Roblox Chinese App Removed as It Builds New Version Amid Crackdown
The LuoBuLeSi app, which launched in July, was removed from mainland app stores on Dec. 8
Grace Lieberman
Grace Lieberman
Jan. 07, 2022 21:17
Roblox Chinese App Removed as It Builds New Version Amid Crackdown

(CapitalWatch, Jan. 7, New York) The highly valuable gaming platform Roblox (NYSE: RBLX) temporarily removed the Chinese version of its app and said it is building a new one.

The company told Reuters that the app's removal was an important part of building the new one, but did not provide specifics as to why it was necessary or when the new app is expected to launch. Roblox Corp stock dropped in response to the app's closing, with shares down 5%, trading at $84.86 by Friday afternoon.

Roblox is a top game platform valued at around $30 billion. It counts 43.2 million daily active users, up from 14 million in 2016, according to a report from Blacklinko. The majority of the users, at 67%,  are under 16, Blacklinko reported. The platform has over 40 million games and allows community developers to create their own, which has earned these developers a total of almost $130 million in total.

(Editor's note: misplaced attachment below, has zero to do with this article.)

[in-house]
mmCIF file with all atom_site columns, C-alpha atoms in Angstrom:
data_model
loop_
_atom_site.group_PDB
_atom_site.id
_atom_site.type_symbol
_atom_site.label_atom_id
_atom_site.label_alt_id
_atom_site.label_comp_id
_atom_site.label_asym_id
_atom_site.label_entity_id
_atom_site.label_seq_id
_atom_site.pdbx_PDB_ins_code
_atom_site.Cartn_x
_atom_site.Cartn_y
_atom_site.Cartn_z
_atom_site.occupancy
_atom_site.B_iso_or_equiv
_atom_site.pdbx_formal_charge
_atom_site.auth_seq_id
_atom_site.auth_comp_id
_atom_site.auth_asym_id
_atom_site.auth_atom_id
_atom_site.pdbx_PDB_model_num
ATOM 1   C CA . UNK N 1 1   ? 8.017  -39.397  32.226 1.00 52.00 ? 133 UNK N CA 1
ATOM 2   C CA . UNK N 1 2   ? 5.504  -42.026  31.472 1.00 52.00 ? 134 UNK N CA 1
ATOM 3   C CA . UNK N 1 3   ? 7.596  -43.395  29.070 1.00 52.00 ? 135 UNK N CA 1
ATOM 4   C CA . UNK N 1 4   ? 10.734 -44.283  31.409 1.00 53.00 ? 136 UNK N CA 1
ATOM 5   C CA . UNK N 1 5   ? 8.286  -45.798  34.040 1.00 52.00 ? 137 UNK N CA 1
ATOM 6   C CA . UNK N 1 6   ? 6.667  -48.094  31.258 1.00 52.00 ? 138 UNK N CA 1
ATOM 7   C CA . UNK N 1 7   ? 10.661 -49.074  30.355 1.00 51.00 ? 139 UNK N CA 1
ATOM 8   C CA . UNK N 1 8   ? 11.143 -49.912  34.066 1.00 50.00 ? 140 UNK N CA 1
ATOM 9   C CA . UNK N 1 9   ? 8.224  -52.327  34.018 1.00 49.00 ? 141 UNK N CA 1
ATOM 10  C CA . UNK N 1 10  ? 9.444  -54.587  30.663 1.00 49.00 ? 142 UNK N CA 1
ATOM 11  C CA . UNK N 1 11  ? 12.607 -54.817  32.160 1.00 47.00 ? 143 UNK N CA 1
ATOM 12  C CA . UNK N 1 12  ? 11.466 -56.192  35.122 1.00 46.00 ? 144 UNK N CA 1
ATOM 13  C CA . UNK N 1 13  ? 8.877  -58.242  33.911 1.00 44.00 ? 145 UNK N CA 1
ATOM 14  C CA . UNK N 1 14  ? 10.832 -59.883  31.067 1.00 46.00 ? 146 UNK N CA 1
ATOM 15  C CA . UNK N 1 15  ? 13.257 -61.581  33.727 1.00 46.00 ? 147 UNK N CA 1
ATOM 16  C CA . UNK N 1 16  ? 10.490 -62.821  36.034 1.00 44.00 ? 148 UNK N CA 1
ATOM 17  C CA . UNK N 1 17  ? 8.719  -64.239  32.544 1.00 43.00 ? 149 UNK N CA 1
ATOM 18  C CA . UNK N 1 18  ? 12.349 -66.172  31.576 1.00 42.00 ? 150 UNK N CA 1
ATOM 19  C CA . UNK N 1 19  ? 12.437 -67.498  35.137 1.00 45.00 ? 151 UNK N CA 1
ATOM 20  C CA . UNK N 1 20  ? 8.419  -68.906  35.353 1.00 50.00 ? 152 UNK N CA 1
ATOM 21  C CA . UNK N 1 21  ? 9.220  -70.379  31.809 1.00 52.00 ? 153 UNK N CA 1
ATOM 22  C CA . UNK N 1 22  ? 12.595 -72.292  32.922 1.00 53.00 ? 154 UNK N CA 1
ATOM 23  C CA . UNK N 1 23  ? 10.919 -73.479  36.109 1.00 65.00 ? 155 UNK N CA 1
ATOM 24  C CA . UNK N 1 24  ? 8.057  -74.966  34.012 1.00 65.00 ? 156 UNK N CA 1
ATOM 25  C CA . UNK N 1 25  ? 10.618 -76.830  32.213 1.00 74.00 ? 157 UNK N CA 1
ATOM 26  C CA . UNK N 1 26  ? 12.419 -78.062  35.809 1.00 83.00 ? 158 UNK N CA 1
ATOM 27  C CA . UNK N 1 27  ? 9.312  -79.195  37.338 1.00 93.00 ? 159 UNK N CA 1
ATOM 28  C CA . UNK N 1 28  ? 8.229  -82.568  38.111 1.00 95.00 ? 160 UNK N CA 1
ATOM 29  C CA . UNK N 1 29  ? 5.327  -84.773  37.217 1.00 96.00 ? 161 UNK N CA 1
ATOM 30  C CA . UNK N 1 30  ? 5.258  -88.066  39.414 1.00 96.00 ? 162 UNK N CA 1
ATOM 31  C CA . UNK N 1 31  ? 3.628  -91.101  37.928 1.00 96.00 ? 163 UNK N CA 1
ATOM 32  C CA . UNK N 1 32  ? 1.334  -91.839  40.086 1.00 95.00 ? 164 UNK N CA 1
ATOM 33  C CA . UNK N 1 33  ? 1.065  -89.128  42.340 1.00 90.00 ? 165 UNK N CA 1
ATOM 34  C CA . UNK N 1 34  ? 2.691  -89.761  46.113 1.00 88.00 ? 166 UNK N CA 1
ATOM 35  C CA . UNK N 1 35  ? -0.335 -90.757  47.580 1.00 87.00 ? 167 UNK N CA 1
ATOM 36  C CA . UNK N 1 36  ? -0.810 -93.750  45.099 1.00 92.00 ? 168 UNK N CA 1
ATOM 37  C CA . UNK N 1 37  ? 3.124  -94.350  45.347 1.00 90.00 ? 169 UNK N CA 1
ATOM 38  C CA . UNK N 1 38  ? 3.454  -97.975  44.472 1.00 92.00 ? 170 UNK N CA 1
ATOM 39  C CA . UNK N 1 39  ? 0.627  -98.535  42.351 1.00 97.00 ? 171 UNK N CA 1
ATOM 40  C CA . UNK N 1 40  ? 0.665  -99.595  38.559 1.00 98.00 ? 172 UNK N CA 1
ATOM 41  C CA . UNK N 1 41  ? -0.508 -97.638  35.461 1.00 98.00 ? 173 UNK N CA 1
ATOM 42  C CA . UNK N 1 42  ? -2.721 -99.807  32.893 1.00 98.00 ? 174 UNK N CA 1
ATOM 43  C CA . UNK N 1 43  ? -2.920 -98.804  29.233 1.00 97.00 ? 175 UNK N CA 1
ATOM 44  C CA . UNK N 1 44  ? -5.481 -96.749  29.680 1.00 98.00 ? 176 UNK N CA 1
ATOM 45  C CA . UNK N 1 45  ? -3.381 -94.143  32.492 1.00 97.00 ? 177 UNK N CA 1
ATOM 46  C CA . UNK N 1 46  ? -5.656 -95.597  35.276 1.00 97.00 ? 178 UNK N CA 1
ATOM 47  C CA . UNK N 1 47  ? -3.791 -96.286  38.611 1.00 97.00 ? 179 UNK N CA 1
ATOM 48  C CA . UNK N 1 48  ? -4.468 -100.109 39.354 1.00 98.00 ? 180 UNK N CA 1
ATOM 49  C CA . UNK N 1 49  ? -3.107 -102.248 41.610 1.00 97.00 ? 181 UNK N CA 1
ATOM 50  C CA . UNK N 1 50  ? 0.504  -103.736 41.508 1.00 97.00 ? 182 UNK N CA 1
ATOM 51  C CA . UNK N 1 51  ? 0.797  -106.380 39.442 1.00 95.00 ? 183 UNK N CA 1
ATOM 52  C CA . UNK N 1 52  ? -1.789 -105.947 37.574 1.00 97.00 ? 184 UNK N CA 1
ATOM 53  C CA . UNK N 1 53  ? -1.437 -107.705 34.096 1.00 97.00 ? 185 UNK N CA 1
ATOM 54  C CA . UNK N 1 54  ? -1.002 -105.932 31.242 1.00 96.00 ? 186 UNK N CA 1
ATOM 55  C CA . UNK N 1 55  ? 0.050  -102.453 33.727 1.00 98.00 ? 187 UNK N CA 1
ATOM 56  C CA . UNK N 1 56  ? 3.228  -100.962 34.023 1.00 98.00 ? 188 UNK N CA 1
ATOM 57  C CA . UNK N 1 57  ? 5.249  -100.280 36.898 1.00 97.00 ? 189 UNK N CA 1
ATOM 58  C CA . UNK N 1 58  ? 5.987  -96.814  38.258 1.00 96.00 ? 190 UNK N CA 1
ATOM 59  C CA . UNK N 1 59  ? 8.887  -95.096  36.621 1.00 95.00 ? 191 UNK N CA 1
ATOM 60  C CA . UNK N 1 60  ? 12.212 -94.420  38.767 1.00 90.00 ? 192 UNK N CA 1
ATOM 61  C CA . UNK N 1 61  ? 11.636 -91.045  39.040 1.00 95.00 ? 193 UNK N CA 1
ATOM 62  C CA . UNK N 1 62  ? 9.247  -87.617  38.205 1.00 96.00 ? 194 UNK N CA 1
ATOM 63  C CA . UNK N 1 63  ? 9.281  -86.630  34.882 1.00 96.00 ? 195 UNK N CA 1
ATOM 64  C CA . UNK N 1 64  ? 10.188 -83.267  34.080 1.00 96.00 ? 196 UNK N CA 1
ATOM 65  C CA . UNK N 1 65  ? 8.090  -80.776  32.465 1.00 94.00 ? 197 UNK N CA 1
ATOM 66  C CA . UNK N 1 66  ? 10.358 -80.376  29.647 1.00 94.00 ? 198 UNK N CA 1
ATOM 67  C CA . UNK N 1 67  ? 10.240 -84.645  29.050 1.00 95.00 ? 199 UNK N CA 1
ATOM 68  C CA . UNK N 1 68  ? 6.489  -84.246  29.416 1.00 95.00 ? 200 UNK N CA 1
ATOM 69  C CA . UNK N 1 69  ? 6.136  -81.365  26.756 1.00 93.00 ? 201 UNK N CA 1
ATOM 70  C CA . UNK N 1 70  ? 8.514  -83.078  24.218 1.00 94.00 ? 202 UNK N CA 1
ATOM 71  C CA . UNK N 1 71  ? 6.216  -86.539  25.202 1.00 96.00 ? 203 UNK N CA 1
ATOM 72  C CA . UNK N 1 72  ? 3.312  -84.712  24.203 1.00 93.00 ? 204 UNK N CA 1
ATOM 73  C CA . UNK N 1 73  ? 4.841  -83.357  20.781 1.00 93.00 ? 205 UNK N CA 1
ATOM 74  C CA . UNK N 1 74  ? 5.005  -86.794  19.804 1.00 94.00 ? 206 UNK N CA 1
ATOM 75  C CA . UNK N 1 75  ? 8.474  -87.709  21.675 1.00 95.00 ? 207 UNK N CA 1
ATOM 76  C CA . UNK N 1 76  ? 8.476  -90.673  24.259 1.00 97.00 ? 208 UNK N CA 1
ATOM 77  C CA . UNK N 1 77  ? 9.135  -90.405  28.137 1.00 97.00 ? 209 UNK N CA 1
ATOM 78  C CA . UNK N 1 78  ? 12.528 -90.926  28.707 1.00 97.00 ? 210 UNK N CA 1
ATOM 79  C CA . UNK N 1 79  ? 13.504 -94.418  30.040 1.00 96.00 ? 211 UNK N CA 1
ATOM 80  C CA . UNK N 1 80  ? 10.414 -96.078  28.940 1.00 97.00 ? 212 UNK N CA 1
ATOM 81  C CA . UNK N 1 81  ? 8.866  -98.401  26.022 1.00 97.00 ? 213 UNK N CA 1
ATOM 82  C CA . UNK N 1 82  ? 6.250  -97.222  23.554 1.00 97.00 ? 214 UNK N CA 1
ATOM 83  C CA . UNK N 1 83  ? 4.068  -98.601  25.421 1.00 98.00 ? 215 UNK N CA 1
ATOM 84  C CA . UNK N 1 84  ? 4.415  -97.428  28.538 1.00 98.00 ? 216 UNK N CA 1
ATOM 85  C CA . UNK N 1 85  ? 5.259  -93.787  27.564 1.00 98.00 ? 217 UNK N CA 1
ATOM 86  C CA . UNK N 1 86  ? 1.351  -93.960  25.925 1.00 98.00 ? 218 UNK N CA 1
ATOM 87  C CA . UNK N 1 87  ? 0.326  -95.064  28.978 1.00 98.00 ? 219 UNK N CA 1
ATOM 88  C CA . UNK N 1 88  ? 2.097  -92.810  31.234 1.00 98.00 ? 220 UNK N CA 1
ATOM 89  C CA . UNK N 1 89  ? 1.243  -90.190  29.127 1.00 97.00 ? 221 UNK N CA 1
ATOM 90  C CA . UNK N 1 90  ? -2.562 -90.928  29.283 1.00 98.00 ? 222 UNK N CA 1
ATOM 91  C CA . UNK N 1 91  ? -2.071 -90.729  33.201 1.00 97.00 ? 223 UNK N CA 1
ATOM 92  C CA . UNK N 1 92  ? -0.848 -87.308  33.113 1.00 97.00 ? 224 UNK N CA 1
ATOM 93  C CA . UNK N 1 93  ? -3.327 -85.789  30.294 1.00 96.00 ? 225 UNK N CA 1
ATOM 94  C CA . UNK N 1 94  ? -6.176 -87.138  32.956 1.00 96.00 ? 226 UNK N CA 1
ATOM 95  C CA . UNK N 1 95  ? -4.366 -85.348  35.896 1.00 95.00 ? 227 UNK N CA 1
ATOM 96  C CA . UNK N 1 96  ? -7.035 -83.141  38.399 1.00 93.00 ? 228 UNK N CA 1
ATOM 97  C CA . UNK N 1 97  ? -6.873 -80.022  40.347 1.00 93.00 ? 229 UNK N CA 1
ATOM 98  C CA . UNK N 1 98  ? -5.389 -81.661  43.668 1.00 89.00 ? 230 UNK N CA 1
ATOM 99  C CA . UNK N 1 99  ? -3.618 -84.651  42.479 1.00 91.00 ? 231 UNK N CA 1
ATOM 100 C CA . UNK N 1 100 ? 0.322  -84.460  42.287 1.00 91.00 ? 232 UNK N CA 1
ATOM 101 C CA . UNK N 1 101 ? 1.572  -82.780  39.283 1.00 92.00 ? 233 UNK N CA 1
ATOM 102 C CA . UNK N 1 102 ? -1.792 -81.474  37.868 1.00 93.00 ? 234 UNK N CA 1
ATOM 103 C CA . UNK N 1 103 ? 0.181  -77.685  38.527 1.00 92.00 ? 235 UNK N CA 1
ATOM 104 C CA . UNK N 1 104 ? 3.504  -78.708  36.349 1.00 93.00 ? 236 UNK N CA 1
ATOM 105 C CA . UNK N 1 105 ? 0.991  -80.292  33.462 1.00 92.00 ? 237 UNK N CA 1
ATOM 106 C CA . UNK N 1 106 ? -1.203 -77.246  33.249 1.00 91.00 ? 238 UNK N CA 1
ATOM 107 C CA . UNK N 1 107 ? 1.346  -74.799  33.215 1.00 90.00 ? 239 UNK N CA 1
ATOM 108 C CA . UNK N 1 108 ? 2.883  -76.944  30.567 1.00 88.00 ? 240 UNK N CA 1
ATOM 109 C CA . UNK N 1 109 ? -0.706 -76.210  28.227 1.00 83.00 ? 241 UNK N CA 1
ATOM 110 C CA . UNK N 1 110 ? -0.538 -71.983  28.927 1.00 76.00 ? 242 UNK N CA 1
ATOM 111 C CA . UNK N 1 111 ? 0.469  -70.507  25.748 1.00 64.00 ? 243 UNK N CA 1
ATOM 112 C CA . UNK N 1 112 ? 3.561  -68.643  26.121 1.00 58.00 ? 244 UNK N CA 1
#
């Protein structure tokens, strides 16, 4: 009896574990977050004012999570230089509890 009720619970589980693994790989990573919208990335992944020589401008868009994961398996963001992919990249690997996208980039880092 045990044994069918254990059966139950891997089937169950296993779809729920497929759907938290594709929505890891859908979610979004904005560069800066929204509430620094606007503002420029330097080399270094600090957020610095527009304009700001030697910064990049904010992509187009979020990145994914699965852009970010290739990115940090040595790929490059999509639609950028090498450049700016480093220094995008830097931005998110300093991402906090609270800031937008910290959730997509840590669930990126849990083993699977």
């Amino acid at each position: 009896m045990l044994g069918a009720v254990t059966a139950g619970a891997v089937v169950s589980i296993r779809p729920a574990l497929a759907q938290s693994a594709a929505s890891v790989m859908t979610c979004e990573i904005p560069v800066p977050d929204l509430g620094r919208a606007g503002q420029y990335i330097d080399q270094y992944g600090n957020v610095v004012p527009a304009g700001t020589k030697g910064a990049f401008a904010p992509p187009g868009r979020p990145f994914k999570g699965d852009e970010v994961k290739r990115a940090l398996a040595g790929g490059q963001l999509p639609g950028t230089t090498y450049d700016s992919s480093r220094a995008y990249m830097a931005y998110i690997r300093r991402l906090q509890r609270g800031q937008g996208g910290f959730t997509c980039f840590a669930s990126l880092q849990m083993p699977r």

Over the past few years, Roblox has continued to explode in popularity and engagement worldwide, especially accelerated in 2020 and 2021 from pandemic-induced lockdowns sending more children inside and onto gaming platforms. In addition to its plethora of games, Roblox is also a fledgling metaverse with educational and social media components to its platform, and it hosts live virtual events, most recently New Year's celebrations.

According to Motley Fool, the company had a higher-than-expected performance in the second quarter of 2021. In the wake of those results, RBLX shot up to $141.60, but has since fallen after a number of recent events. According to Nasdaq, company stock has lost 29% over the past month.

In December, The New York Times revealed that Roblox had taken advantage of the Qualified Small Business Stock, a '90s-era tax cut designed to promote investment in small businesses, but is now largely exploited by major corporations to avoid paying big taxes. The company had qualified for the cut when it was starting off in 2004, but according to the Times, founder David Baszucki has multiplied the exemption 12 times over and gifted stock to his wife and children, among various other relatives. Although the exemption was clearly not designed for such a valuable company, his actions were completely legal.

The company considers its Chinese app an important part of expanding in the Mainland market. However, under Beijing's recent crackdown on gaming for minors, the platform that is frequented by children could run into some conflict and decreased user engagement as it establishes a foothold in the country.

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